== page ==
Kenneth C. Newberger, Hope in the Face of Conflict: Making Peace with Others in the Way God Makes Peace With Us (Three Sons Publishing, SDM, 2009) 392 pages
Reviewed by Dr. Lori O’Dea, Pastor, New Life AG, Grand Ledge, Michigan; Visiting Professor of Practical Theology, Assemblies of God Theological Seminary
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Conflict resolution dominates a large segment of the publishing world, with applications in literally every field of study. Leadership training in areas as diverse as elementary education, nursing, the military, and ministry focus on the subject as a key element in improving working relationships, productivity, and emotional health in the workplace. And education received here is often translated to the home environment, as well. Understanding conflict dynamics and improving resolution skills together form one of the most necessary areas of training, and if not the least offered, then certainly the least mastered.
So, another book on the subject, particularly from a Christian perspective, is certainly welcome. Ken Newberger’s Hope in the Face of Conflict attempts to offer a new model of peacemaking, based on the author’s own 12-step process. He calls it the “Judeo-Christian Model of Peacemaking,” an ambitious title, indeed. The premise calls humans to follow the example of peace-making initiated by the Father in offering reconciliation to people. So far, so good. After all, who can argue with a detailed incarnation of “What would Jesus do?”
To his credit, Newberger offers a thorough treatment of the subject, with plentiful Scripture documentation and a variety of real-life stories for application. The book includes an impressively lengthy list of works cited (though not some of the academic standards in the field), as well as a helpful subject index. Perhaps the strongest part of the book, Stage 7, teaching one how to make a genuine apology, stands alone as a transferable concept.
Unfortunately, Newberger’s model, in this writer’s opinion, is inherently flawed, due to his interpretation of Matthew 18. He contends that the principles of Matthew 18:15-17 apply only in cases of unrepentant sin and that the witness must be a first-hand witness to the offense.1 He overlooks the fact that all conflict is not caused by sin, and simply disagrees with most conflict teaching, which agrees that verse 16 refers to an impartial person, not necessarily a witness. He addresses this in chapter 6 of the book, almost as an aside to the discussion. But his take on this passage influences his reach for an alternative resolution model.
The alternative, his Judeo-Christian model, is, ironically, complex in itself, while simultaneously adding to the complexity of any conflict resolution process. Newberger requires the use of a mediator from the outset (stages 1 and 2). He assumes that any private attempts to solve the conflict have been superficial and ineffective.2 And while justifying the use of said mediator, the author never actually tells how to do the immersion process he advocates of the mediator.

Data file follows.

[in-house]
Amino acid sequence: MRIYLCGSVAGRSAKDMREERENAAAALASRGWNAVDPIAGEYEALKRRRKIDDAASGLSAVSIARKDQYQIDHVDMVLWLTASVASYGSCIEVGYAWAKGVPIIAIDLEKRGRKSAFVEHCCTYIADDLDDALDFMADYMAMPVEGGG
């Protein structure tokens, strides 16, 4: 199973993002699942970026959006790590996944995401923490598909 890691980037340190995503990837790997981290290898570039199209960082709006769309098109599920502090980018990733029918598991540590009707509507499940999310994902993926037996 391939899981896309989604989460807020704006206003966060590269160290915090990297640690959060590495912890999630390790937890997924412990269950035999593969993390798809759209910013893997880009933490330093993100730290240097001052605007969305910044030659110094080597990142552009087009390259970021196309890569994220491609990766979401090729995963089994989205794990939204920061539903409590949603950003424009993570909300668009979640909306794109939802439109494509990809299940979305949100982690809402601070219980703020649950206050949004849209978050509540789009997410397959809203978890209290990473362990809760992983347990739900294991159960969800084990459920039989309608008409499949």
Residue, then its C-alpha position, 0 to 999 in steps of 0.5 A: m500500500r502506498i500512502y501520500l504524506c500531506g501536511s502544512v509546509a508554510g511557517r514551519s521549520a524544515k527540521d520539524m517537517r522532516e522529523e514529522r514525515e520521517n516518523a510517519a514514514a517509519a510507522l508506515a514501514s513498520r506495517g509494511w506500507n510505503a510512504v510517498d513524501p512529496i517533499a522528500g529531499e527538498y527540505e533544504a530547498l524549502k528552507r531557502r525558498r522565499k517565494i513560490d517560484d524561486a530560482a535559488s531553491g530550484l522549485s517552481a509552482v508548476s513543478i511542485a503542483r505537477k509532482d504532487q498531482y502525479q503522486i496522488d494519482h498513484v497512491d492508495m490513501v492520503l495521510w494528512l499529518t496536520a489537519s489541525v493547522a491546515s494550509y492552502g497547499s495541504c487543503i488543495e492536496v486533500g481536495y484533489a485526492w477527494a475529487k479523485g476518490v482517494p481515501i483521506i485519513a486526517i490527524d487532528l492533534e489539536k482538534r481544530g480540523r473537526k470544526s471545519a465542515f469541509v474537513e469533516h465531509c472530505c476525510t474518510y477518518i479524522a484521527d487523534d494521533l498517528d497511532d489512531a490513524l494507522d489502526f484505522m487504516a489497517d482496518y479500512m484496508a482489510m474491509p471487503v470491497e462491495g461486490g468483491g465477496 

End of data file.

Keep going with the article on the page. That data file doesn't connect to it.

The entire process stands solely on the work of a mediator, so much so that one entire stage (9) is called “Faith in the Mediator.” Perhaps the book would more honestly be sub-titled “The Use of Mediators in Peacemaking.” Mediation is a valid and useful part of conflict resolution, but it is also a secondary application. Newberger never makes this assertion; instead, he insists on the use of the mediator.
Stage 5, “Humanizing One Side to the Other,” presents another difficulty with the book. Personalization – making the conflict about the evil character of the other person – occurs frequently in conflict. Newberger’s attempt to deal with this malady seems overly-involved and could actually exacerbate the problem. He takes to task classic, helpful books on the subject,3 as violating the theology of the image of God. These authors would be appalled at such a claim, as that intent does not appear either explicitly or implicitly in either text.
One of the most problematic sections of the book is Stage 10 and Newberger’s dogmatic teaching on forgiveness. He insists that there can be no forgiveness without repentance. He supports the idea with scriptural distortion that makes it all the more dangerous. Besides the hurdle this represents for conflict not based in sin (e.g., a problem to solve, misperception, disagreements, miscommunication), it also complicates the resolution process for people who deal with offenses without benefit of the offender’s participation.
Thankfully, the author includes (in chapter 5) a list of alternative responses to conflict. His Judeo-Christian Model is just too involved to be practical in all but the most complex conflict scenarios. The book would be interesting and selectively helpful to an advanced student of conflict studies, but it is not recommended for a lay reader or as one’s sole introduction to the subject of conflict resolution.
2. Newberger, Kenneth. Hope in the Face of Conflict (Three Sons Publishing, 2009), 65.
3. Newberger points to Marshall Shelley’s Well-Intentioned Dragons and Ken Haugk’s Antagonists in the Church.
Tuesday, July 20, 2010 6:31 PM